Here’s the introduced bill’s description:

The bill states that when the governing documents of a common interest community require mediation or arbitration of a construction defect claim and the requirement is later amended or removed, mediation or arbitration is still required for a construction defect claim. These provisions are in section 3 of the bill. Section 3 also specifies that the mediation or arbitration must take place in the judicial district in which the community is located and that the arbitrator must:

  • Be a neutral third party;
  • Make certain disclosures before being selected; and
  • Be selected as specified in the common interest community’s governing documents or, if not so specified, in accordance with applicable state or federal laws governing mediation or arbitration. 

Section 1 of the bill specifies that, in the arbitration of a construction defect action, the arbitrator is required to follow the substantive law of Colorado with regard to any applicable claim or defense and any remedy granted, and a failure to do so is grounds for a district court to vacate or refuse to confirm the arbitrator’s award.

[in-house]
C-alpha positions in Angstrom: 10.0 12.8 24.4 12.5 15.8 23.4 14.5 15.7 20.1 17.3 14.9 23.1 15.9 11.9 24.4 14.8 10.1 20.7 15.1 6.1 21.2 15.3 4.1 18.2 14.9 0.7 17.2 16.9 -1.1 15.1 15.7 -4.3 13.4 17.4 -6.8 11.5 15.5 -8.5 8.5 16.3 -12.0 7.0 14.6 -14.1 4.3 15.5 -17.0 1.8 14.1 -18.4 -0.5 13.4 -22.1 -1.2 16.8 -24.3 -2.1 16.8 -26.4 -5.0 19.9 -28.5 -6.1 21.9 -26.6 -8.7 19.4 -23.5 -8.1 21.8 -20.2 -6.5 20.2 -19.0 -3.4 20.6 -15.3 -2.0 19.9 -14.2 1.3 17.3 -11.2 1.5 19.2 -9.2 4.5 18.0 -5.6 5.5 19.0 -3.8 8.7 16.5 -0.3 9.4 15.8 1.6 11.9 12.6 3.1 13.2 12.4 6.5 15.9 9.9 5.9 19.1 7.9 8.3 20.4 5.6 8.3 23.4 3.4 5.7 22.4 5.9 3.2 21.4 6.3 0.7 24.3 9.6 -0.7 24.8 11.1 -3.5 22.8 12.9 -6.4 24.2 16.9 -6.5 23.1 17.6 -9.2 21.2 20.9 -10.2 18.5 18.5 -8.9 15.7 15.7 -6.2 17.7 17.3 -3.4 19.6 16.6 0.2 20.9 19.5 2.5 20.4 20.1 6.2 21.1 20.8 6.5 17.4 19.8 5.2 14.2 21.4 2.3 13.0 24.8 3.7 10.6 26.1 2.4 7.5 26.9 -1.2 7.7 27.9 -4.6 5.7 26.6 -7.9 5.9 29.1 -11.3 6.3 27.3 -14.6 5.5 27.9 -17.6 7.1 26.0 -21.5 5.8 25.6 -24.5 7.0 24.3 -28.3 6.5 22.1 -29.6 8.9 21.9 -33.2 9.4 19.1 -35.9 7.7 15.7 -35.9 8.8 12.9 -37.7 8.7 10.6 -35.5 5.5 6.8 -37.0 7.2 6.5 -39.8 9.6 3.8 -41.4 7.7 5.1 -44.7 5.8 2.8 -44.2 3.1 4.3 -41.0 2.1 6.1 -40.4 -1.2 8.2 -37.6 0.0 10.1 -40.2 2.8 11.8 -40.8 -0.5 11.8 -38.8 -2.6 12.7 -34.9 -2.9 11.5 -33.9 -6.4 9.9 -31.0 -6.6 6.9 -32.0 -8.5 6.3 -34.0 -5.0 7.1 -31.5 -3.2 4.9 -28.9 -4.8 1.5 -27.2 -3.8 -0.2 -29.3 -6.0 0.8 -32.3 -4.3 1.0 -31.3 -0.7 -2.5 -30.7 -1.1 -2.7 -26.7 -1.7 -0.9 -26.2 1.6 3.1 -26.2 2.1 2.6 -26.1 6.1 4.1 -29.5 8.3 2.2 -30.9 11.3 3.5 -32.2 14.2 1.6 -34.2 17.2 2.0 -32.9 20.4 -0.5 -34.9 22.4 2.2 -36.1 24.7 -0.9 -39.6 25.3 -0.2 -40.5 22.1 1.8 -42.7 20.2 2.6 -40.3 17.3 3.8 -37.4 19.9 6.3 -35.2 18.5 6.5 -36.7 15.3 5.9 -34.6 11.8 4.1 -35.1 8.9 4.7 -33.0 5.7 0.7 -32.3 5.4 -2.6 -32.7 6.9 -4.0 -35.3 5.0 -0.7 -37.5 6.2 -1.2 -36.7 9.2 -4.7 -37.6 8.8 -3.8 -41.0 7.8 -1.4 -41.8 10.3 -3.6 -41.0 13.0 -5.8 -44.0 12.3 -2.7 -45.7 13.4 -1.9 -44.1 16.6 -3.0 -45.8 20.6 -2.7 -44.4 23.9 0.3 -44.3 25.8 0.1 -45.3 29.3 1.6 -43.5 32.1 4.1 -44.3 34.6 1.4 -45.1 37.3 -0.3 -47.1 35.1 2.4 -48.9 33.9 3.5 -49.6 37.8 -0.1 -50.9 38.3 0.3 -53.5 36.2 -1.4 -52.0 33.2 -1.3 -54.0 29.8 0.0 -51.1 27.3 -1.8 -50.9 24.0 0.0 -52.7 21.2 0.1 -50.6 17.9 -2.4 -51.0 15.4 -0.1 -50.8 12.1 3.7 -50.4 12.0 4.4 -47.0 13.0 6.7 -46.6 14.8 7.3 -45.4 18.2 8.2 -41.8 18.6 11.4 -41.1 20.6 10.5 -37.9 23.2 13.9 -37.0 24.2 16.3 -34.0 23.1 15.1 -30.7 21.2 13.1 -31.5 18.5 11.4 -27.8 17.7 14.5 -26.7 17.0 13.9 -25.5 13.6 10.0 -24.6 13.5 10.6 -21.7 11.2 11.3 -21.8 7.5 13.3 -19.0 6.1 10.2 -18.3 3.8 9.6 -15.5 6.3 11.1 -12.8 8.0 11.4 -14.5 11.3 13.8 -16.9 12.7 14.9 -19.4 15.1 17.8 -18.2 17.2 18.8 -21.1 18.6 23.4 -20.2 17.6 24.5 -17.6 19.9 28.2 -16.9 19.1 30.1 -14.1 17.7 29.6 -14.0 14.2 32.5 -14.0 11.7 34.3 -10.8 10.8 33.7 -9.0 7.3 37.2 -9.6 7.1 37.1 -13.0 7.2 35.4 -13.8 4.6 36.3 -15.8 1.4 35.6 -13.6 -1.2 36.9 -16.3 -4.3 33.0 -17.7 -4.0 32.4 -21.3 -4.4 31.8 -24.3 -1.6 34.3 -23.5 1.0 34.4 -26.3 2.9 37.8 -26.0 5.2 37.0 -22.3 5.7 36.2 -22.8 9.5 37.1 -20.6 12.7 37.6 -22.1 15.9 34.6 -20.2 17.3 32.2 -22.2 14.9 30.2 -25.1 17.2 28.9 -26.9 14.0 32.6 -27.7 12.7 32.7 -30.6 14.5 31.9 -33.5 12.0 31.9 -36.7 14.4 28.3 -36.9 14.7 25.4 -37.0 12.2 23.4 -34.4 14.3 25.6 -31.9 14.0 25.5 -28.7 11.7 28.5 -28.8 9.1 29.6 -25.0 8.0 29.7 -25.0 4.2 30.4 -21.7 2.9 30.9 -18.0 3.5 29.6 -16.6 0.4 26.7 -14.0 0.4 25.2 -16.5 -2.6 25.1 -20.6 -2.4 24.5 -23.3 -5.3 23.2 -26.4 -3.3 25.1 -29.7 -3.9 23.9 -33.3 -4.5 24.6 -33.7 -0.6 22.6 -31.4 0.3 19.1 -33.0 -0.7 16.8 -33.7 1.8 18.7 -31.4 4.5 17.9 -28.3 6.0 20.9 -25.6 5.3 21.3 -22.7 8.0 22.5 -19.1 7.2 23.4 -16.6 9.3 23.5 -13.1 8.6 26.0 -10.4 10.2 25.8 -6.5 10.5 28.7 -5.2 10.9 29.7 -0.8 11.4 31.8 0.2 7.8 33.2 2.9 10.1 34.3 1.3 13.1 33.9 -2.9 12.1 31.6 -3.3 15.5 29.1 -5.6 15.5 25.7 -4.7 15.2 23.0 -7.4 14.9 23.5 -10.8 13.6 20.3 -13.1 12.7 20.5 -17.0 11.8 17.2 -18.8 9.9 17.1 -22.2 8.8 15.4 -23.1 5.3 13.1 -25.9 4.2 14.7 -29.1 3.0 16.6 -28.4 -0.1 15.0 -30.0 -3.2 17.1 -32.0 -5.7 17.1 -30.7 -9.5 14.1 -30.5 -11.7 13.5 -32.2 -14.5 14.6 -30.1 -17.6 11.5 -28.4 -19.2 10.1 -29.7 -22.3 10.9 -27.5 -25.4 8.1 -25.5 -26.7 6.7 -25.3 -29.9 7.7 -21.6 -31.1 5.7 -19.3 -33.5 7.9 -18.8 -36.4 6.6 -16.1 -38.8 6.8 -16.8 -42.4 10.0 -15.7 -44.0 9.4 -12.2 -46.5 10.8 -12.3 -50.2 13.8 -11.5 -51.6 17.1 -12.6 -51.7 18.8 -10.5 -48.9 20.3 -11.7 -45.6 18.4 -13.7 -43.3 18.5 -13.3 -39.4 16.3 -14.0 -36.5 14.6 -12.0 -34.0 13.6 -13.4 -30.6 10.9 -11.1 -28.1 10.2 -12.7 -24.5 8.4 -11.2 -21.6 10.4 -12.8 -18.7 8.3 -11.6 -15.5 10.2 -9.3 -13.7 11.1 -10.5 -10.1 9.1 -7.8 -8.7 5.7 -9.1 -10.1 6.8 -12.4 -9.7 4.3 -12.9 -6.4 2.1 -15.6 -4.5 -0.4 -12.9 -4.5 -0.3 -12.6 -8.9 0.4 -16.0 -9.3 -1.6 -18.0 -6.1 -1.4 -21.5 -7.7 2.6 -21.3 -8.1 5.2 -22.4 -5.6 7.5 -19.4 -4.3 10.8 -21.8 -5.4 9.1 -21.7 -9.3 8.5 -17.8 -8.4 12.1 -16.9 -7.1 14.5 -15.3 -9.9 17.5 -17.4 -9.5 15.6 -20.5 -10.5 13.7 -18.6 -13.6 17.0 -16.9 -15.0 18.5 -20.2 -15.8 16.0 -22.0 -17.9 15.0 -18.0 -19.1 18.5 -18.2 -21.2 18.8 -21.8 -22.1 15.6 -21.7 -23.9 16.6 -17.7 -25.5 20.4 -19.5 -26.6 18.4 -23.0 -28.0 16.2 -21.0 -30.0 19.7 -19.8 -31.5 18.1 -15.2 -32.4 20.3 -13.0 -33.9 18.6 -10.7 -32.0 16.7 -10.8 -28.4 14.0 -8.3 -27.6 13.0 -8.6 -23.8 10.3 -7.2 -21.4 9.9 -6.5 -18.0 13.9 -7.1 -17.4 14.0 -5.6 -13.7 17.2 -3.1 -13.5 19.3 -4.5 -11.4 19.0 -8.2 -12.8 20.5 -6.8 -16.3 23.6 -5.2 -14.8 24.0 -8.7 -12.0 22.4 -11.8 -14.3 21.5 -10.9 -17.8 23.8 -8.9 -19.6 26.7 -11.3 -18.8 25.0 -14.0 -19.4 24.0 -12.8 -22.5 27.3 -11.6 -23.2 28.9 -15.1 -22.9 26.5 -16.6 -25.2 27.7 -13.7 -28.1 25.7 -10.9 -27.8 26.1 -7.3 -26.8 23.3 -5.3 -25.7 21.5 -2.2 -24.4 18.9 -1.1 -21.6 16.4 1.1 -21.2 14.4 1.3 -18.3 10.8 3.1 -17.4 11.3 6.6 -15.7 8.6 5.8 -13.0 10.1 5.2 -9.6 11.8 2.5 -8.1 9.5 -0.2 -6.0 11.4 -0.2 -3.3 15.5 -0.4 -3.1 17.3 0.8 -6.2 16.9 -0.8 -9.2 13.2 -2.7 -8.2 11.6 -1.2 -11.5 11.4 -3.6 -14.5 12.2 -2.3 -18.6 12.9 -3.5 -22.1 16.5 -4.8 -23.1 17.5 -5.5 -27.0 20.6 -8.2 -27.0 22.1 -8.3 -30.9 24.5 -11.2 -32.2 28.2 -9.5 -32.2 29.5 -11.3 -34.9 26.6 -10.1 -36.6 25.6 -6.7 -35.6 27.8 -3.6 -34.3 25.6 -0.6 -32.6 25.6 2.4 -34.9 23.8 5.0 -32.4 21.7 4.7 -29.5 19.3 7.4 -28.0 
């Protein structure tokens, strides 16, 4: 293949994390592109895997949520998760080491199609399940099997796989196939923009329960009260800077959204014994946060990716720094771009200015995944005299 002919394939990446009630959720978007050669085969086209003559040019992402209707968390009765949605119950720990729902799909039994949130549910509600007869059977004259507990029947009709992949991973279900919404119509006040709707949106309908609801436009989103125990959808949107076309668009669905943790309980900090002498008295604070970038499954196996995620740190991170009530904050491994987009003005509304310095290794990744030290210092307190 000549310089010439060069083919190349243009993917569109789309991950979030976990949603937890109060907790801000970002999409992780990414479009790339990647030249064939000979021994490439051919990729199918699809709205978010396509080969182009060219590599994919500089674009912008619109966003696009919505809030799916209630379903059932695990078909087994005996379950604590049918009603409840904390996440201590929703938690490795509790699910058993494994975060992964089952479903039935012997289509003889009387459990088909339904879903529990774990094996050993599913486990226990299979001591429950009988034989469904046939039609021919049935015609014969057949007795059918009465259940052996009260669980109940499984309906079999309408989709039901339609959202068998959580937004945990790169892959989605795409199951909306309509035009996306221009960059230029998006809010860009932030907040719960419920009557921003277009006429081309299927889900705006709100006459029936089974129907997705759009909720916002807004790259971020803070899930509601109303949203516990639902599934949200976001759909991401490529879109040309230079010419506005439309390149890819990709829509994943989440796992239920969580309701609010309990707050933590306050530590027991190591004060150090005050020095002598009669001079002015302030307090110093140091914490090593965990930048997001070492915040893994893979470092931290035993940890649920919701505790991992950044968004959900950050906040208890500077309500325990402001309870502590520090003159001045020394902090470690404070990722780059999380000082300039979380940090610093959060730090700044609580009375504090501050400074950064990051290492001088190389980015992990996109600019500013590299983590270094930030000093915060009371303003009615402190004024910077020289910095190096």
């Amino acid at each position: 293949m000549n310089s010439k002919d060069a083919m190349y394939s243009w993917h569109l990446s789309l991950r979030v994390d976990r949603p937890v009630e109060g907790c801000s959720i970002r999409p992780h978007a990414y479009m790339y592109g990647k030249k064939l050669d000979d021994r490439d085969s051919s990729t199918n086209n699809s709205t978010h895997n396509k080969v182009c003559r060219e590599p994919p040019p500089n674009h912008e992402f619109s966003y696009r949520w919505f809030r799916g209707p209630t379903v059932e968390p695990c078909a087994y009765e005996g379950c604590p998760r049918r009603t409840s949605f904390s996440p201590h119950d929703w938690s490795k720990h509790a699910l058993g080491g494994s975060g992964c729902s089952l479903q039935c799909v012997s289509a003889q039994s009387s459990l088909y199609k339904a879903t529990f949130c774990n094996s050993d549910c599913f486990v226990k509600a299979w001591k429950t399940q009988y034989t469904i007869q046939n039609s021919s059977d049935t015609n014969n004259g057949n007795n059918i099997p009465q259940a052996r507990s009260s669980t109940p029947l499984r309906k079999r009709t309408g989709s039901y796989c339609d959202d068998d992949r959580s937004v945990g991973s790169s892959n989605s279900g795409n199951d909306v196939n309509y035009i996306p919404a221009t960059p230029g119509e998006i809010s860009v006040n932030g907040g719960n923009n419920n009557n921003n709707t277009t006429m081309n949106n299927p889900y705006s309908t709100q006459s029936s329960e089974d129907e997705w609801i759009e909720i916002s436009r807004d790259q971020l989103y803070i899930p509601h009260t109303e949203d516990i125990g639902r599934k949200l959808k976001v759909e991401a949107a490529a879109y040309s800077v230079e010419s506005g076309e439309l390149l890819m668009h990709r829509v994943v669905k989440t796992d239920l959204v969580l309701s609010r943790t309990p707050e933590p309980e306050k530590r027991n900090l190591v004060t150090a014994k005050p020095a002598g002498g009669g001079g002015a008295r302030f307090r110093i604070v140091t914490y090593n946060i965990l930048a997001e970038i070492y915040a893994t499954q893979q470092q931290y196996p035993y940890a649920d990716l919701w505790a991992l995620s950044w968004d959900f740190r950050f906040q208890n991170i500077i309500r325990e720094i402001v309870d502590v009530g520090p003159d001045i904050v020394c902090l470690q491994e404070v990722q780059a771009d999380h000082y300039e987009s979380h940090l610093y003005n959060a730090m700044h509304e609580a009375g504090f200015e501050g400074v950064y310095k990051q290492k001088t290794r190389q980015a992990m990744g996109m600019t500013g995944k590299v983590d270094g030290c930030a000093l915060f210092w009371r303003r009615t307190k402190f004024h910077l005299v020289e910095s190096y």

Section 4 of the bill requires that, before a construction defect claim is filed on behalf of the association:

  • The parties must submit the matter to mediation before a neutral third party; and
  • The board must give advance notice to all unit owners, together with a disclosure of the projected costs, duration, and financial impact of the construction defect claim, and must obtain the written consent of the owners of units to which at least a majority of the votes in the association are allocated.

Section 5 of the bill adds to the disclosures required prior to the purchase and sale of property in a common interest community a notice that the community’s governing documents may require binding arbitration of certain disputes.

The bill’s fiscal note provides another analysis of the introduced bill.  The bill was amended by the Senate Business, Labor and Technology Committee and further amended on Second Reading on the House Floor.


SB-45, “Construction Defect Claim Allocation of Defense Costs,” stands out among the other bills in that is has bipartisan, leadership sponsorship in both chambers.  In the Senate, the bill is sponsored by Senate President Grantham and Senator Angela Williams (D-Denver).  In the House, the sponsors are Speaker Duran and Senate Assistant Minority Leader Cole Wist (R-Centennial).